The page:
During the NCAA Tournament in general, and the regional games at EnergySolutions Arena in particular, I crushed the kids for shooting the basketball as though they had dipped their hands in motor oil, as though they had 20-pound weights strapped to their wrists, as though they were flinging salmon at the fish market. Certainly, the guys in the NBA would never pollute their important games by being so clumsy with their field-goal attempts.
Mind if we rearrange that observation, just a tad bit? Anybody notice the rim-bending devastation that’s occurred over the past fistful of playoff games, during which offensive basketball has been set back a half-century or so? Plainly stated, it’s been … broooo-talll.
On Saturday, the Grizzlies beat the Thunder, 87-81, the Pacers wrecked the Knicks, 82-71, and on Sunday, the Warriors caromed past the Spurs in overtime, 97-87. On Monday, the Heat defeated the Bulls, 88-65, and Memphis, again, beat OKC, 103-97, in overtime. And, somewhere, Dr. James Naismith broke down and bawled.
Rarely had the peach basket been so small, so difficult to find.
The team shooting percentages in those games, in that same order, went like this: 40 percent, 36 percent, 35 percent, 35 percent, 38 percent, 35 percent, 48 percent, 25 percent, 40 percent, 43 percent.
Over long stretches, it seemed as though the NBA had transformed itself into the 50-and-over league down at your local rec center. Rex the Wonder Dog could have shot better than a lot of these guys who are paid bajillions of dollars expressly to send the Spalding through the hoop.
Look at the numerical carnage: Tim Duncan hit 7 of 22 shots; Tony Parker 6 of 17; Harrison Barnes 9 of 26; Carl Landry 2 of 9; Serge Ibaka a combined 12 of 30; Kevin Martin a combined 12 of 29; Zac Randolph a combined 12 of 29; Marc Gasol a combined 14 of 32; Mike Conley a combined 10 of 30; Kevin Durant a combined 19 of 46; Carmelo Anthony 6 of 16; Raymond Felton 1 of 8; J.R. Smith 4 of 12; Paul George 4 of 17; George Hill 5 of 16. In the latest Bulls loss to the Heat, Nate Robinson went 0 for 12, and his team made just 19 of 74 attempts.
Ugh. You get the point.
Suit up, Ray Charles.
One reason the NBA has grown so popular over the past three decades is because people will pay ridiculous amounts of money to watch athletes do extraordinary things, especially at the offensive end. Dropping bombs from 24 feet is extraordinary, driving hard to the basket and finishing an off-balance floater over a 7-foot defender is extraordinary. There is nothing extraordinary about flipping bricks, about shooting 25 percent. You could watch your kid’s Junior Jazz team do that — for free.
Oscar Wilde once said: "It is better to be beautiful than to be good. But it is better to be good than to be ugly."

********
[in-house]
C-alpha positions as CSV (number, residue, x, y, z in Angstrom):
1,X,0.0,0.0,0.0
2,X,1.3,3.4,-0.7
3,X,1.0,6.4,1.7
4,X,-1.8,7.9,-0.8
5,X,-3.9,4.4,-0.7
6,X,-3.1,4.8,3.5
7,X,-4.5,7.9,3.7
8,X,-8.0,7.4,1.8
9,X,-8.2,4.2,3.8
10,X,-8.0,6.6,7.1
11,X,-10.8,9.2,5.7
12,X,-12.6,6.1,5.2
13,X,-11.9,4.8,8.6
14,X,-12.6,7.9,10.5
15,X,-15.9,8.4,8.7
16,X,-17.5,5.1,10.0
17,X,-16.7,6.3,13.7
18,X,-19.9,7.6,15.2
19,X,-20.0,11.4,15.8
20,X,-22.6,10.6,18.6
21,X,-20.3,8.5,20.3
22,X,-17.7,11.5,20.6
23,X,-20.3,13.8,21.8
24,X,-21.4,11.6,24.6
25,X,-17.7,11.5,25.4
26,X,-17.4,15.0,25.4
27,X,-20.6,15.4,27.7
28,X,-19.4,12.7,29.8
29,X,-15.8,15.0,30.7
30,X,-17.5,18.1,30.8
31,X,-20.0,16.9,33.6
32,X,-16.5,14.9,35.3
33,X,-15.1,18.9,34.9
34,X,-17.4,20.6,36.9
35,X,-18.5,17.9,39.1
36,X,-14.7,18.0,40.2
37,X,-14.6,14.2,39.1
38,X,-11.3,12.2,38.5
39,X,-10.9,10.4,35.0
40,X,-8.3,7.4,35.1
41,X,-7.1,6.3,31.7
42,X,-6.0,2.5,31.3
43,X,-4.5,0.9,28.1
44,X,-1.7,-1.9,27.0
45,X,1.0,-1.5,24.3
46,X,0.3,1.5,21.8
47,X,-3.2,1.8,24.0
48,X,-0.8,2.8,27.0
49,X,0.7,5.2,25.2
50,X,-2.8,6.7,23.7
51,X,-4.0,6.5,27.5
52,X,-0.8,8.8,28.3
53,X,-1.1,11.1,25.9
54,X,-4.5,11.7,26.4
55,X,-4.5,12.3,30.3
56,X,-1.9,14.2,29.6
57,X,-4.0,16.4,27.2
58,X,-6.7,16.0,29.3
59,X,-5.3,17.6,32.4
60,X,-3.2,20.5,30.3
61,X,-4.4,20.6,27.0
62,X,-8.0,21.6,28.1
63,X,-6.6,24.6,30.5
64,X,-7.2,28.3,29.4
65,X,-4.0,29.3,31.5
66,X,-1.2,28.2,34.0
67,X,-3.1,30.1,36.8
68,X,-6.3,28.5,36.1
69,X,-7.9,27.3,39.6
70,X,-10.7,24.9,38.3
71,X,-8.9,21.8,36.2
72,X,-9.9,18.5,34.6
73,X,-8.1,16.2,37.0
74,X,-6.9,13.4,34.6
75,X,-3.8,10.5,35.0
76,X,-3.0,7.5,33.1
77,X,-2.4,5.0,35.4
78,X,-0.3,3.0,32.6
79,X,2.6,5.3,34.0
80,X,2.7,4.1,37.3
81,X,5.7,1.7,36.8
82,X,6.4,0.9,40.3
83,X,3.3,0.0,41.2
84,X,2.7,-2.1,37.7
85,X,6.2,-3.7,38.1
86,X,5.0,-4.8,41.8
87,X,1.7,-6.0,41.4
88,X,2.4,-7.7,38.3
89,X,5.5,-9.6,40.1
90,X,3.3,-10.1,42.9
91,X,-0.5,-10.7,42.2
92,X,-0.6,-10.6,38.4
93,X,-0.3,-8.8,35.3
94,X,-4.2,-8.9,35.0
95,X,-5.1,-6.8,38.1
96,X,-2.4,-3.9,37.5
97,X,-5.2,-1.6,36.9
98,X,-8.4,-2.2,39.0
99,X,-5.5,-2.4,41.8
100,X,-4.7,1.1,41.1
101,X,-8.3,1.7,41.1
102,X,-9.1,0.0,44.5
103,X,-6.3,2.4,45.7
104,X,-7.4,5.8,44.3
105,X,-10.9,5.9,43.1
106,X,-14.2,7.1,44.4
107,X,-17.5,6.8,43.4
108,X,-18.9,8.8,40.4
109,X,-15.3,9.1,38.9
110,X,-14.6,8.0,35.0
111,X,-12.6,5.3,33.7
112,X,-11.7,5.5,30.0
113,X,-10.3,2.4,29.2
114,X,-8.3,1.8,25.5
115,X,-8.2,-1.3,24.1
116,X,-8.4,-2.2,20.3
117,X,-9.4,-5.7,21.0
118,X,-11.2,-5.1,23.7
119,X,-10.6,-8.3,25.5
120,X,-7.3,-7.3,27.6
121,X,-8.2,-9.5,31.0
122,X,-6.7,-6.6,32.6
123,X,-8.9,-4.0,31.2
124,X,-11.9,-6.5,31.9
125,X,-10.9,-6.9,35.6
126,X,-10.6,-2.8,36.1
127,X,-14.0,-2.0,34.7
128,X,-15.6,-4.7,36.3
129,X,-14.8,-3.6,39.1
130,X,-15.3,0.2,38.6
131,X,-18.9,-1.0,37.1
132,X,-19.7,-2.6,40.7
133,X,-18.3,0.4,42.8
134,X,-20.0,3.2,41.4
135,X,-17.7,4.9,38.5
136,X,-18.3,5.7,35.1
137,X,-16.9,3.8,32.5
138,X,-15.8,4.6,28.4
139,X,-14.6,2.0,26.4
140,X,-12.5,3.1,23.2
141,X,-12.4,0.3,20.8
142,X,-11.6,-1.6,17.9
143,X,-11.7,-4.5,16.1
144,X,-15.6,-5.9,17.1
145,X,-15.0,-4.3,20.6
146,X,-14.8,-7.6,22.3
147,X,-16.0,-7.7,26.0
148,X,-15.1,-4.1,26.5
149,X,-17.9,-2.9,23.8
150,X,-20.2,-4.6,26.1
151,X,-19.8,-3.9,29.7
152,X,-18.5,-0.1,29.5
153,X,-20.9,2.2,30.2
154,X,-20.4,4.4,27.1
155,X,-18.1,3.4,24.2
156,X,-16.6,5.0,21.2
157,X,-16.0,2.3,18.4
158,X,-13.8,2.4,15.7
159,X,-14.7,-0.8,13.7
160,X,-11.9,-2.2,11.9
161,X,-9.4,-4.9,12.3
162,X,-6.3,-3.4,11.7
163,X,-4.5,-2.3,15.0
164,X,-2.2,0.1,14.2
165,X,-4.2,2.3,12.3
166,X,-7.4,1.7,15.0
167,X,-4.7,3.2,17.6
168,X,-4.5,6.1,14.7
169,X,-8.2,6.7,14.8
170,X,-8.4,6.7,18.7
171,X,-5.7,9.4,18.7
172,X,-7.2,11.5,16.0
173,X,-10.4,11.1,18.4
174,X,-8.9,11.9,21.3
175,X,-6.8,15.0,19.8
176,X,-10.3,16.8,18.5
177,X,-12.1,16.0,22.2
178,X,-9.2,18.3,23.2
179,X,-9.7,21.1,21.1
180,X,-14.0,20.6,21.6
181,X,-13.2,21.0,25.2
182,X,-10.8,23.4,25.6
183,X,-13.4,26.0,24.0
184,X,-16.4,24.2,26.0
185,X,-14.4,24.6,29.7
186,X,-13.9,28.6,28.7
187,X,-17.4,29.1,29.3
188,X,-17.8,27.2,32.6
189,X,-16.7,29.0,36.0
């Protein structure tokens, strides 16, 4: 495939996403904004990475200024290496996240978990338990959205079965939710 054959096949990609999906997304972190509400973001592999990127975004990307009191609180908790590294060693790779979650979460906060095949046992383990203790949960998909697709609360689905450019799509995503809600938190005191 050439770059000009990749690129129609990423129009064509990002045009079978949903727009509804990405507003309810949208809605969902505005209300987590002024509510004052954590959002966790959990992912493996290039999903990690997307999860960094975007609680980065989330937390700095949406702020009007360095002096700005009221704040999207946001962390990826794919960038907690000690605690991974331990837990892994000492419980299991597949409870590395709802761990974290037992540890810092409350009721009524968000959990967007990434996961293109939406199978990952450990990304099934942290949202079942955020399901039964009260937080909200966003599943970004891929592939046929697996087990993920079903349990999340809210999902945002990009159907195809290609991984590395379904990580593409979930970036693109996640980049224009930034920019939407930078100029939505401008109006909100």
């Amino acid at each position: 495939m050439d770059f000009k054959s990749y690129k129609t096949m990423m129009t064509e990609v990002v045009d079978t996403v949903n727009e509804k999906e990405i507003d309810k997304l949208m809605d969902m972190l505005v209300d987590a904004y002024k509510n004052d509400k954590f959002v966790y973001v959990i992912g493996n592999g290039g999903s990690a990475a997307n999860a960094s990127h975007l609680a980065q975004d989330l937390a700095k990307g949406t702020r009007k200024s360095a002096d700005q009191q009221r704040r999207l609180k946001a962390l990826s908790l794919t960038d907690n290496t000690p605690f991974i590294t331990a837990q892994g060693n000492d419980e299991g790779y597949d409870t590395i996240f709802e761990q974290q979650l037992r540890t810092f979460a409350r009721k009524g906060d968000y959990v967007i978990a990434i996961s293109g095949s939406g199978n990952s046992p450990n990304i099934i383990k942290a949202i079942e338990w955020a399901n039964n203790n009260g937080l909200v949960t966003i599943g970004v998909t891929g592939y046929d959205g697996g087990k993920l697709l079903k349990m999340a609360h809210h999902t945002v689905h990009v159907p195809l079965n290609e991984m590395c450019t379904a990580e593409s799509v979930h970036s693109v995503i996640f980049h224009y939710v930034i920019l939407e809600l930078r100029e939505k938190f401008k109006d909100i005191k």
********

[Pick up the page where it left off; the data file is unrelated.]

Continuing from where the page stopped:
This wasn’t just ugly basketball, it was ooooooooogly. It certainly was neither beautiful, nor good.
On the other hand, Wilde also hit a tough left-handed runner, throwing us a tiny portion of hope, when he also said: "Nothing is so beautiful that under certain conditions it will not look ugly."
So maybe playoff basketball is beautiful, after all, it’s just that, on some occasions, it fits the best description of ugly — Phyllis Diller’s — that I’ve ever heard: "When I was a child I was so ugly my mom had to tie a pork chop around my neck to get the dog to play with me."
Everybody knows defensive intensity picks up in the postseason, that every possession becomes a whole lot more important in the minds of the players. Fine, teams have to and usually do D up. But that doesn’t mean every game has to turn into an uncomely mess. Strong playoff defense sometimes is just a euphemism for weak playoff offense.
Tyson Chandler suggested Sunday that the Knicks’ struggles stem from the players being too selfish: "Honestly, we’re doing it to ourselves," he told reporters. "I watched the tape myself, and there are open looks. We have to be willing passers. You have to sacrifice yourself sometimes for the betterment of the team and for the betterment of your teammates. So, when you drive in the paint and you draw, you kick it."
And then, in theory, you hit it.
Great players and teams making the net dance is still the best reason for watching — and the best way to win games in — the NBA playoffs, even, especially, as the stakes are raised in each round.
Whoever said defense wins championships never fully grasped the concept of balance. Last time anybody checked, to win, you have to score. That’s half the reason the team with the best playoff shooting percentage — the Heat, at 49 percent, so far — is also the team that’s likely going to win a second straight title.Next Page >
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